Southern California air regulators have issued more than 100 notices of violation and could impose large fines on warehouse facilities across the region, citing companies that failed to comply with the bags. – a regulation that seeks to prevent smog-forming pollution.
“We’re in a place where we’re moving away from more traditional enforcement and taking a more aggressive, stronger approach,” said Terrence Mann, chief of enforcement for the South Coast Air Quality Management District. I think the vision of our agencies is enough. These warehouses have a lot of time.
Over the past decade, large warehouses and logistics centers have sprung up throughout Southern California to accommodate the boom in e-commerce and movement of goods. These facilities attract thousands of heavy-duty trucks that emit smog-forming nitrogen oxides and carcinogenic diesel exhaust.
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The air districts implementing the action primarily target non-compliant warehouses located in poor communities, including the Inland Empire, where residents suffer from the worst smog pollution in the country.
Several warehouses operated by Fortune 500 companies are on the list of violators cited by the air district, including: a Boeing facility in El Segundo; a UPS facility in Sylmar; a Home Depot logistics center in Irwindale; a Target distribution center in Rialto, two Wayfair warehouses in Perris; and a Costco in Jurupa Valley.
The new regulations, adopted in 2021, require thousands of warehouses to offset pollution from the truck traffic they generate with clean air projects, such as installing electric vehicles. charger or rooftop solar panel. Warehouse operators can also choose to pay a fee that goes toward air district clean air initiatives.
Although the rule went into effect for the regions largest warehouses in March, only about half of the 1,019 affected facilities have submitted reports detailing the actions they intend to take. Violators could face potential penalties of up to $11,700 per day for their failure to comply.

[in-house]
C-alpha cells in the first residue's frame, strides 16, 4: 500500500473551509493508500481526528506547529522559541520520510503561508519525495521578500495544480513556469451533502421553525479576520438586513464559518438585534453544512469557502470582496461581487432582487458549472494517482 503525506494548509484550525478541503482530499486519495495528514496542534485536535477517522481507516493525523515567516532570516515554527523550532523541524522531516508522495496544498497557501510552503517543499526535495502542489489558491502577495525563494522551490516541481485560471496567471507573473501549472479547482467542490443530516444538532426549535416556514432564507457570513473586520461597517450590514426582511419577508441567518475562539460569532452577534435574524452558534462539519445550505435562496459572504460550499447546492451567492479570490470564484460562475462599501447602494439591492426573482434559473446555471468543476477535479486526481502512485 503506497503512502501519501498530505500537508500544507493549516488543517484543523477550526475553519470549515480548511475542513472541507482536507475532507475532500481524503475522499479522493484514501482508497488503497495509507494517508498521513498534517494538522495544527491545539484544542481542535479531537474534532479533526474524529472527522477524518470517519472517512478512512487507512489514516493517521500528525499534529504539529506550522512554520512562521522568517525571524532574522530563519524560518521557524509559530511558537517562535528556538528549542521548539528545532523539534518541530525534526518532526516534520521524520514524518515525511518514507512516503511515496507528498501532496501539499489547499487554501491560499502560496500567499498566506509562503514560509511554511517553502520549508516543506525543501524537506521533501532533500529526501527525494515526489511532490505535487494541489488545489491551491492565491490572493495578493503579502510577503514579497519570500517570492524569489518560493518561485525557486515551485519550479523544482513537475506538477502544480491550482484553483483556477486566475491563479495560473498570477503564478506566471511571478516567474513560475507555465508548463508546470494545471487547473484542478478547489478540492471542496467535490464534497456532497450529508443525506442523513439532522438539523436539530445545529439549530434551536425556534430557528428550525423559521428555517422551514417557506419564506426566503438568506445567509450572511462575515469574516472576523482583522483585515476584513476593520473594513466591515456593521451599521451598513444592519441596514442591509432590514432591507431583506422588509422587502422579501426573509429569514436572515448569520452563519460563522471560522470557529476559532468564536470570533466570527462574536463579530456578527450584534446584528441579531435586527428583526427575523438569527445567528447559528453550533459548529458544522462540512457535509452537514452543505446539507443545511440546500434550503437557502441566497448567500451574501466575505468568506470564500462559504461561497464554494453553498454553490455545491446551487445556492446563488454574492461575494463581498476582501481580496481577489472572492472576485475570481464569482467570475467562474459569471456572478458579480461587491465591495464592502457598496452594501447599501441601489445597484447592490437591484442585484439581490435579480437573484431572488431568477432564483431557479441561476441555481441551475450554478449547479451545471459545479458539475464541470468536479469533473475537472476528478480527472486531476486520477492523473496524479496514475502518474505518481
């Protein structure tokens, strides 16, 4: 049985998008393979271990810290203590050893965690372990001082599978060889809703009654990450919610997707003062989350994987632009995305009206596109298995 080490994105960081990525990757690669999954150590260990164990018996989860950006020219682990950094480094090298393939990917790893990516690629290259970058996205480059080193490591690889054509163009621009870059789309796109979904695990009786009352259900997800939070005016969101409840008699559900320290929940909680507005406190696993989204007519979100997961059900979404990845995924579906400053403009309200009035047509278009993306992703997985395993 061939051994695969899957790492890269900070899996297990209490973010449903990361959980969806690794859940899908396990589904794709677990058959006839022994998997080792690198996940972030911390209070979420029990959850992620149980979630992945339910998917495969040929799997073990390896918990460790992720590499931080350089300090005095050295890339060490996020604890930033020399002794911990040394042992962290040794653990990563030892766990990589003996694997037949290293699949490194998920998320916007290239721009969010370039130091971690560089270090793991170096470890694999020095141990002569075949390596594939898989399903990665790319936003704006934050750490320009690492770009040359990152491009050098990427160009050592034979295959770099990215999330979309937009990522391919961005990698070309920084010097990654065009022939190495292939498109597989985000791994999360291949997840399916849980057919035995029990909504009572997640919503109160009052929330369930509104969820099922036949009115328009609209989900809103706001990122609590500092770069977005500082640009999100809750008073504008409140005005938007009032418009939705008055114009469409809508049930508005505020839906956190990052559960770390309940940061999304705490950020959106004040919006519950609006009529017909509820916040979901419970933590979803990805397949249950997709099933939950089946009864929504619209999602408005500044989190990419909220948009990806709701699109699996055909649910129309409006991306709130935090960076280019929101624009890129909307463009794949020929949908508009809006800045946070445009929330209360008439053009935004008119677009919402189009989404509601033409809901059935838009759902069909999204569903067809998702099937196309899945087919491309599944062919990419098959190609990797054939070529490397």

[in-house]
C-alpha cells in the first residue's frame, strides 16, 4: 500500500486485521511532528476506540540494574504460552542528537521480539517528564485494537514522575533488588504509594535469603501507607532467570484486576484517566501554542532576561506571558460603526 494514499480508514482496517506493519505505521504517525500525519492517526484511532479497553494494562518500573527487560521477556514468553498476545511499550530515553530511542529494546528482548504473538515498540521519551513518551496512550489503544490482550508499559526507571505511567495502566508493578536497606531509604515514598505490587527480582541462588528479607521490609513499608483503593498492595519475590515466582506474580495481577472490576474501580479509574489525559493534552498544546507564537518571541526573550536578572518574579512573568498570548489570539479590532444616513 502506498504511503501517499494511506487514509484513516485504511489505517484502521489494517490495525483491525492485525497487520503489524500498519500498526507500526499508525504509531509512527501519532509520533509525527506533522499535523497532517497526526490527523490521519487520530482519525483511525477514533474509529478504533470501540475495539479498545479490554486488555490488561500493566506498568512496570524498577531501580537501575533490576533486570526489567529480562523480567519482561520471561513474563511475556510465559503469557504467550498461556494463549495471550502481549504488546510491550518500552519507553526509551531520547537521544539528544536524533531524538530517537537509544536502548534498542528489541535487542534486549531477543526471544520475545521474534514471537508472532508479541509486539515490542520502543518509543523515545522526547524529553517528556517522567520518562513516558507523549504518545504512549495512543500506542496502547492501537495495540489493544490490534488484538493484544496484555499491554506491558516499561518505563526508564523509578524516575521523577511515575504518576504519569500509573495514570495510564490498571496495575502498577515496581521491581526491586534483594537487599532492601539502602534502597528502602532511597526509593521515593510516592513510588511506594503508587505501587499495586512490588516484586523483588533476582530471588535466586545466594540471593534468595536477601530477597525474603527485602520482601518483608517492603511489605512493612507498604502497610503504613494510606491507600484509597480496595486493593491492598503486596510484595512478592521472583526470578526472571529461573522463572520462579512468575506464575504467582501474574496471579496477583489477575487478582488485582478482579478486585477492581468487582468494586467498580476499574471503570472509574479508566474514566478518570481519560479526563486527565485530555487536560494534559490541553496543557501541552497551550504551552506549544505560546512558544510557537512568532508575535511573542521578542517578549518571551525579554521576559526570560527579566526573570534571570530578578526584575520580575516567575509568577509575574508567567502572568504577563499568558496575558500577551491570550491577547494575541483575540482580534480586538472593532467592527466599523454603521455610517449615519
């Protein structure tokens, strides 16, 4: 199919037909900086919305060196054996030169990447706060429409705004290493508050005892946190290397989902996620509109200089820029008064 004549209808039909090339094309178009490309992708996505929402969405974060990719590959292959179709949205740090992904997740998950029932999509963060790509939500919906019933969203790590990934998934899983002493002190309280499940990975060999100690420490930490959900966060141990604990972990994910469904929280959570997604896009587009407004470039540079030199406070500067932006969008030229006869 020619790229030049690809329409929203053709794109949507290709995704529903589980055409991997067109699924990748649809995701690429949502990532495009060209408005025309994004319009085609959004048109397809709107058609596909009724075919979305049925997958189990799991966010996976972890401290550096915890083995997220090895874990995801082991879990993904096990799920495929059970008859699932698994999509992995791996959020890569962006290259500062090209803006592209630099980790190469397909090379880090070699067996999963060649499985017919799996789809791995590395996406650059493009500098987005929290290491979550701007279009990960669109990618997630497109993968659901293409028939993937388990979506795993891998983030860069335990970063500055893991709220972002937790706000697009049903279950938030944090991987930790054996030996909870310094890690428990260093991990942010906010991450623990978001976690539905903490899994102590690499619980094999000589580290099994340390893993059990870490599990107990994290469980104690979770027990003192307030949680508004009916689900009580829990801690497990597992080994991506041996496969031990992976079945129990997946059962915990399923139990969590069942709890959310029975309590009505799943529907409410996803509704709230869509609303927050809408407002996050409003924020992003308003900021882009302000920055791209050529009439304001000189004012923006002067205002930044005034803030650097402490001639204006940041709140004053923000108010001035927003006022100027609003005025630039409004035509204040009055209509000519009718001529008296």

This week, the air district cited 109 warehouse operators across its four-county jurisdiction, marking one of the agency’s largest crackdowns in recent memory. Agency officials say this is the first wave of enforcement actions, and that they will continue to issue violations to the remaining 400 non-compliant facilities.
What I want to make clear for communities and companies is not to stop until we see 100% compliance, said Mann.
Some of the cited companies may have met or exceeded the requirements of the air districts, but failed to submit proper reports. Two Space X facilities in Hawthorne have been issued violation notices, including one with a large X-shaped solar panel installation on its roof.
Approximately 500 warehouses followed the rule and were found to exceed expectations, according to the air district.
Many facilities are actually starting to install these high-power chargers that are required for zero-emission cargo in these facilities, said Ian MacMillan, assistant deputy executive officer. They saw zero-emission cargo handling equipment, and they knew that technology would work for them.
Next month is the deadline for the region’s nearly 1,000 medium-sized warehouses to comply, marking the second phase of the program. The final phase, which includes all warehouses over 100,000 square feet, will take place in January 2025.
If the rule is fully implemented, it is expected to reduce smog emissions from warehouse operations by 10% to 15%. So far, the program has raised about $9 million in bills and reduced smog-forming nitrogen oxides by 3%, according to air district officials.
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